TROJAN LEGENDS BOX SET (TJETD271) - Legend: An extremely famous or notorious person, especially in a particular field... A traditional story sometimes popularly regarded as historical but not authenticated...
The New Oxford Dictionary Of English

The music of Jamaica, and its attendant culture, has developed and expanded over the past five decades and endless outside influences have been taken, adopted and adapted to make up a unified and coherent whole, while its very own legends have grown with it without any assistance from press offices or promotion departments.

This set opens with Laurel Aitken who was born in Cuba in 1927 to a Cuban mother and a Jamaican father and who moved to Jamaica in 1938. Laurel had previously found a measure of fortune with the Jamaican Tourist Board performing calypso and mento songs to visitors as they alighted from their cruise ships moored in Kingston Harbour. 'Boogie In My Bones' was an unabashed declaration of just how incredibly popular the hard, driving USA Rhythm & Blues beat, which had all but dried up in its land of origin, was in Jamaica. Legend has it that the band that supplied the boogie beat for Laurel allegedly came from Canada although this was definitely Chris Blackwell's first foray into record production and was released on his R&B label in Jamaica and on Starlite in the UK. Chris went on to establish Island Records in Jamaica and later, Britain, and would eventually guide the music of Bob Marley & The Wailers to worldwide prominence in the seventies. 'Boogie In My Bones, and its flipside 'Little Sheila' remained on the Jamaican charts, started by JBC in 1959, for over twelve months as 1959 moved onto 1960. Laurel moved between Kingston and London throughout the sixties and he became one of the cornerstones of the UK reggae scene, and 'The Godfather Of Ska' is still entertaining audiences today. The Jamaican recording business as we now know it began here and all the varied strands that made it so original, and that went on to make it so important are present in this raucous approximation of American Rhythm & Blues. This record truly was the catalyst that started a revolution and it encapsulates perfectly the multi faceted history of Jamaican music. It really doesn't get much more legendary than this...

The music of Jamaica has been starved of the 'oxygen of publicity' since its birth but it has continued to grow and flourish despite the rest of the world's wilful and almost total ignorance of what it's all about. When the popular press finally took notice of reggae it was because of their fascination with the alleged behaviour of Bob Marley who they named 'the wild man of pop'. He was Miss World's boyfriend, they reliably informed us, and he not only smoked copious amounts of marijuana, but he also fathered countless children by a variety of different mothers. Not a word was written about the music that Bob Marley made, but it was deemed newsworthy when Bob was shot and wounded in an assassination attempt prior to the 'Smile Jamaica' concert. Needless to say, the story behind the 'One Love Peace Concert' that attempted to heal the breach between Kingston's warring factions and where Bob had linked Michael Manley's and Edward Seaga's hands above his head on stage never made The Sun's guide of 'Twenty Things You Never Knew About Rastas'. Apparently it's well known to journalists that editors prefer for them to put nineteen or twenty one facts in these type of listings because an even number looks as if the facts have been made up to fit the number! Of course they've probably made it all up anyway, but you couldn't make up The Mail On Sunday's world exclusive on 'How Bob Marley Hid His White English Father From The World'. It should be fairly obvious that the type of publicity that reggae music's most well known performer was subjected to at the height of his fame that everyone involved would have been better off without any of it.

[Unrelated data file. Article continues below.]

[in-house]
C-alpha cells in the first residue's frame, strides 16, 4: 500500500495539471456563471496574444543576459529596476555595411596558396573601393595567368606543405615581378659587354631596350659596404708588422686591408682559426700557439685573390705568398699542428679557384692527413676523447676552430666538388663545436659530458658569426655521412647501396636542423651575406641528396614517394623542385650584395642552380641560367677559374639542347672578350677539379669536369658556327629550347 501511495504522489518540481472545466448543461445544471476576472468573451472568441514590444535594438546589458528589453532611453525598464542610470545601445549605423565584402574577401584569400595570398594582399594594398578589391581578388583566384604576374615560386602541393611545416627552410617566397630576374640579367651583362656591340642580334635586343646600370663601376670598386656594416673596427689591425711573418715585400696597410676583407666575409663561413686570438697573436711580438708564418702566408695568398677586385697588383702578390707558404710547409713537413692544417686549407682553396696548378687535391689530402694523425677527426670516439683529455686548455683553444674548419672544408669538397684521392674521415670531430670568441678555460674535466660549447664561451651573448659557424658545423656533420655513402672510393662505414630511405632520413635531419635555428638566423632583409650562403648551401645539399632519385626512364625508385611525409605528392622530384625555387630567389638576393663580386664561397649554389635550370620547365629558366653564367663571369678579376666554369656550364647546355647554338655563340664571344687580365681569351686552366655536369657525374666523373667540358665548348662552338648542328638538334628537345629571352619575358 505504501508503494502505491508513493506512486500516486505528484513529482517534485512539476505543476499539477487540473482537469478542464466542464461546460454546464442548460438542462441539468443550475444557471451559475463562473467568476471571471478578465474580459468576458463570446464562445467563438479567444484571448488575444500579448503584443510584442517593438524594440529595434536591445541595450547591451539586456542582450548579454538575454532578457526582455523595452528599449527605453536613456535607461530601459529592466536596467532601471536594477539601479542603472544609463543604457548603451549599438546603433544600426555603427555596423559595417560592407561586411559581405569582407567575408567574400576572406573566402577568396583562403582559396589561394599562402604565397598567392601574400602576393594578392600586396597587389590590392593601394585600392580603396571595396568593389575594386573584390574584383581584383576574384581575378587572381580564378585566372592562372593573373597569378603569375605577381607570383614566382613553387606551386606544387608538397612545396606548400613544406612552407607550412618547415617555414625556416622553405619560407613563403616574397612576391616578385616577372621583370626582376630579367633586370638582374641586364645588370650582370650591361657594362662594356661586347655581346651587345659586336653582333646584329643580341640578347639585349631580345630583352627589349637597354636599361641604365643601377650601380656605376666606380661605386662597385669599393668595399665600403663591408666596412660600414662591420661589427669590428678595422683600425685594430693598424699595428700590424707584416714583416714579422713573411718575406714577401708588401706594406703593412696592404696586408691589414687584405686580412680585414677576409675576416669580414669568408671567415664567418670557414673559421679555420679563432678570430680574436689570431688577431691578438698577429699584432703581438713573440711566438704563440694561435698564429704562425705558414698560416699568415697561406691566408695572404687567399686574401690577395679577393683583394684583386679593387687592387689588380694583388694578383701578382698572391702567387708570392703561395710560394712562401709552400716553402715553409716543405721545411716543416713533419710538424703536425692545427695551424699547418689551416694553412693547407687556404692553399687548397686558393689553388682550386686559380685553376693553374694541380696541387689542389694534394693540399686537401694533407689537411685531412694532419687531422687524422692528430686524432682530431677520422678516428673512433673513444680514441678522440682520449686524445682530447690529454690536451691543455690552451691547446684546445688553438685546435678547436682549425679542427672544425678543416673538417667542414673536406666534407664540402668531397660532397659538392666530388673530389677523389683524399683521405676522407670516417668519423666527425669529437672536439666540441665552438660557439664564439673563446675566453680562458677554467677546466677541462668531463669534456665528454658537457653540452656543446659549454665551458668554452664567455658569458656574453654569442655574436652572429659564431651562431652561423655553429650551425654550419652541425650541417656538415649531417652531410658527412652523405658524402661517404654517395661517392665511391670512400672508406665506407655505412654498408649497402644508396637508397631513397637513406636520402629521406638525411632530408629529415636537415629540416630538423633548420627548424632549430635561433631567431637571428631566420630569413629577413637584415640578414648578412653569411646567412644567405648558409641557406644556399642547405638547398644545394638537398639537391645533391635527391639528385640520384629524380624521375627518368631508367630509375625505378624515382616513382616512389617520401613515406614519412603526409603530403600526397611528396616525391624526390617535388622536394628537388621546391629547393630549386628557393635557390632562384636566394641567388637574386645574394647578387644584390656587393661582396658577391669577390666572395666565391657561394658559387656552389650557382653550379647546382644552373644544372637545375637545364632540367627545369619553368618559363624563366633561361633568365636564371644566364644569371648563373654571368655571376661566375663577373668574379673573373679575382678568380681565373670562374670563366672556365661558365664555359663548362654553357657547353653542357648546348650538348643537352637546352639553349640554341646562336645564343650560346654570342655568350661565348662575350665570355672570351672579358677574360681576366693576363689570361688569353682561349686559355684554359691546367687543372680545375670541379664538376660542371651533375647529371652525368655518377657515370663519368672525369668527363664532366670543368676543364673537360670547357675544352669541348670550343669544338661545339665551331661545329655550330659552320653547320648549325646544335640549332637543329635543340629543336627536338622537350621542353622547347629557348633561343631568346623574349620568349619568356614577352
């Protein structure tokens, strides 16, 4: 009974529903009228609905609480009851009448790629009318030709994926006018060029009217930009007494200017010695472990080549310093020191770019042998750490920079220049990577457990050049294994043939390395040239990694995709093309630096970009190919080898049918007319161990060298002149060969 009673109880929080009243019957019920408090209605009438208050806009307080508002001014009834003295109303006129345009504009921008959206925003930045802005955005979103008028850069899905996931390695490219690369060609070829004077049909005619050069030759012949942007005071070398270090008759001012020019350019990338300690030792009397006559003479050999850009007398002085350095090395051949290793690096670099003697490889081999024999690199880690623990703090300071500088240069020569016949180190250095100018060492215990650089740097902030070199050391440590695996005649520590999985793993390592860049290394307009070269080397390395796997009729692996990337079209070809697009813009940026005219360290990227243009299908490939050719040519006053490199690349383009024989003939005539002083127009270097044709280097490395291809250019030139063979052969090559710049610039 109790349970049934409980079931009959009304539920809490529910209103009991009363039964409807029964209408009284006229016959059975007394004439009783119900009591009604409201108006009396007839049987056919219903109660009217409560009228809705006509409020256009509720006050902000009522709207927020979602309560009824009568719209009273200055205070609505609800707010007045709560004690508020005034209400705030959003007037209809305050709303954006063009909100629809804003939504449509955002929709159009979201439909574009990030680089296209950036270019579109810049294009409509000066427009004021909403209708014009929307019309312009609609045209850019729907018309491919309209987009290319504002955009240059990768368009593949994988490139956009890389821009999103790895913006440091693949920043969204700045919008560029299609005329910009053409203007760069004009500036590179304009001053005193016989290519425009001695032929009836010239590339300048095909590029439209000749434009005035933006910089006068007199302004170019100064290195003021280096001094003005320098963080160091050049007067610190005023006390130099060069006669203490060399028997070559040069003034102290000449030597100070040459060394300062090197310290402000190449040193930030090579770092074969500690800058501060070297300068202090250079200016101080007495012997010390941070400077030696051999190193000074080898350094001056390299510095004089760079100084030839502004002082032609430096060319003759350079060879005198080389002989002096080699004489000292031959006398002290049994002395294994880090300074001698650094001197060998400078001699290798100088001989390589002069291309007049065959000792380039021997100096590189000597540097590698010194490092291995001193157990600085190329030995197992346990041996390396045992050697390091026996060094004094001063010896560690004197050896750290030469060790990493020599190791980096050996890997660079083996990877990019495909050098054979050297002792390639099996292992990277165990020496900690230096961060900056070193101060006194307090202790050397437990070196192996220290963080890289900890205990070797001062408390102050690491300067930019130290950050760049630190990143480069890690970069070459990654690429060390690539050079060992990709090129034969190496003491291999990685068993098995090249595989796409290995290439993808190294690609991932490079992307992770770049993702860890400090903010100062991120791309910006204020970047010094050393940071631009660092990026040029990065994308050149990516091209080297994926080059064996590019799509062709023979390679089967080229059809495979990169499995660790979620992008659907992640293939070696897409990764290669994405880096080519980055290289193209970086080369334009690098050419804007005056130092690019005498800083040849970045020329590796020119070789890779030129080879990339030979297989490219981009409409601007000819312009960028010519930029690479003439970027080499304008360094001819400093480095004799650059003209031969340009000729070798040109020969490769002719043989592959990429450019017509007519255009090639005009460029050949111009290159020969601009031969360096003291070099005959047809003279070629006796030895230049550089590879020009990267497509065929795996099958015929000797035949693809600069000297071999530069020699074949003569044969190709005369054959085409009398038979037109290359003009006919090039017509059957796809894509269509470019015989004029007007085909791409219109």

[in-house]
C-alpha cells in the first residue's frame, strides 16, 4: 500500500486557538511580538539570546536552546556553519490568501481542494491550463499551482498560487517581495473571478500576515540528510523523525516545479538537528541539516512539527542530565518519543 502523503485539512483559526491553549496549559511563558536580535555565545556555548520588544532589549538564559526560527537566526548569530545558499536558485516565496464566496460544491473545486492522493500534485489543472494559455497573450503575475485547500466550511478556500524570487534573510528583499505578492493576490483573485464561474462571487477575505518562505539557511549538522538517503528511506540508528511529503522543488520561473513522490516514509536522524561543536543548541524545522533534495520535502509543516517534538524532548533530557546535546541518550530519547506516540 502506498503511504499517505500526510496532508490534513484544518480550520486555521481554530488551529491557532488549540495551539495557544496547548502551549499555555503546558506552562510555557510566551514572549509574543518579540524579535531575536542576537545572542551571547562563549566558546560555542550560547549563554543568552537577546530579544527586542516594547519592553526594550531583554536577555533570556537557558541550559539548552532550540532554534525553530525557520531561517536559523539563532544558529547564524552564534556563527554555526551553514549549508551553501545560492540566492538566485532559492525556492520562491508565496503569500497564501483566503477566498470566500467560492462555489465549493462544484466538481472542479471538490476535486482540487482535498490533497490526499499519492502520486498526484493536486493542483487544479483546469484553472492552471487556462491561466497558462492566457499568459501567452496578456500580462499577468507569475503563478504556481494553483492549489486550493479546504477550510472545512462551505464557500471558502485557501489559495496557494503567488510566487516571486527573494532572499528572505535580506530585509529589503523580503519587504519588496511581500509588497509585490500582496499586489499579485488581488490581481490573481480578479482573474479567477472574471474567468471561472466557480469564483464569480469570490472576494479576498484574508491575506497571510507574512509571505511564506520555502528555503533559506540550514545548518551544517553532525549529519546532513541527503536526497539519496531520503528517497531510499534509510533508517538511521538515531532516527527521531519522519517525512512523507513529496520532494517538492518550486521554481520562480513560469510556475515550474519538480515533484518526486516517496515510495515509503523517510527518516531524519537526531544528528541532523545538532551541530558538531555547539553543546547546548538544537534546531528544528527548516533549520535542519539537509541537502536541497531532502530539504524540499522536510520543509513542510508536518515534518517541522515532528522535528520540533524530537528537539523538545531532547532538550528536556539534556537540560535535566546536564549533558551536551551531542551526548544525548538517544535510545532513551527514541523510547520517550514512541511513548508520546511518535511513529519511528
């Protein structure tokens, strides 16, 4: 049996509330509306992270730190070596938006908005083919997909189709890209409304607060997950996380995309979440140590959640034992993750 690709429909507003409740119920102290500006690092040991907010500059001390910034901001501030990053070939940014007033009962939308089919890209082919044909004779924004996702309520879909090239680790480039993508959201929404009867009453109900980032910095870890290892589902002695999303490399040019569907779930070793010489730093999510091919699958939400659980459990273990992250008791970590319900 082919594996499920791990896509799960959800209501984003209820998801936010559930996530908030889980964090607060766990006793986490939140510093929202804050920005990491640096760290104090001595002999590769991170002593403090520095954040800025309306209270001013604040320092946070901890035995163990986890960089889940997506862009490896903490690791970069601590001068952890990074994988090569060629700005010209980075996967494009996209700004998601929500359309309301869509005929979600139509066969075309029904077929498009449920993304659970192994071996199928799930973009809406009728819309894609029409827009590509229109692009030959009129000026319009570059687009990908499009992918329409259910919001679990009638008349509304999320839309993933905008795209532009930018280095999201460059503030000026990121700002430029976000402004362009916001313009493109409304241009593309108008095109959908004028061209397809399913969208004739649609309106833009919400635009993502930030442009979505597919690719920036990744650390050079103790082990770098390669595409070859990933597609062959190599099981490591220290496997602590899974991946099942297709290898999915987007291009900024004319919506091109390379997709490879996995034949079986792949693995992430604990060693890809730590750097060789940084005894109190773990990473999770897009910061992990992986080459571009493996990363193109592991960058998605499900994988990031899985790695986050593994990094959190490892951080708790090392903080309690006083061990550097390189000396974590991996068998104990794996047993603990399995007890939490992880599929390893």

But records have to keep on selling, audience numbers need to keep swelling and the tales need telling to keep it all in motion. The wheels of commercialism keep on turning and every day the popular press is full of the type of stories that are never authenticated, but are popularly regarded, in the media's constant attempts to style and fashion 'legends'. Press and publicity departments engineer serious media coverage, often amounting to overkill, for artists who belatedly come round to realising that the simple things in life, such as some peace and quiet, are perhaps more important to them than fame. But once the bandwagon has been set in motion it is almost impossible to try to stop it and nobody is ever allowed to get off. The appetite of the tabloid press, once whetted, is voracious in the extreme and often after particularly intrusive bouts of 'door stepping' the behaviour of the 'gentlemen of the press' is compared to that of sharks in a feeding frenzy. The press agents will then belatedly attempt to request some 'personal space' for the artists that their own previous machinations have relentlessly pushed into the public's consciousness. In this overcharged atmosphere of hyperbole and over exaggeration even the most mediocre talents are termed 'icons' and their average performances described as 'classic'. This usually means little more than giving the public an indication that the publicity machine has been running on overdrive again.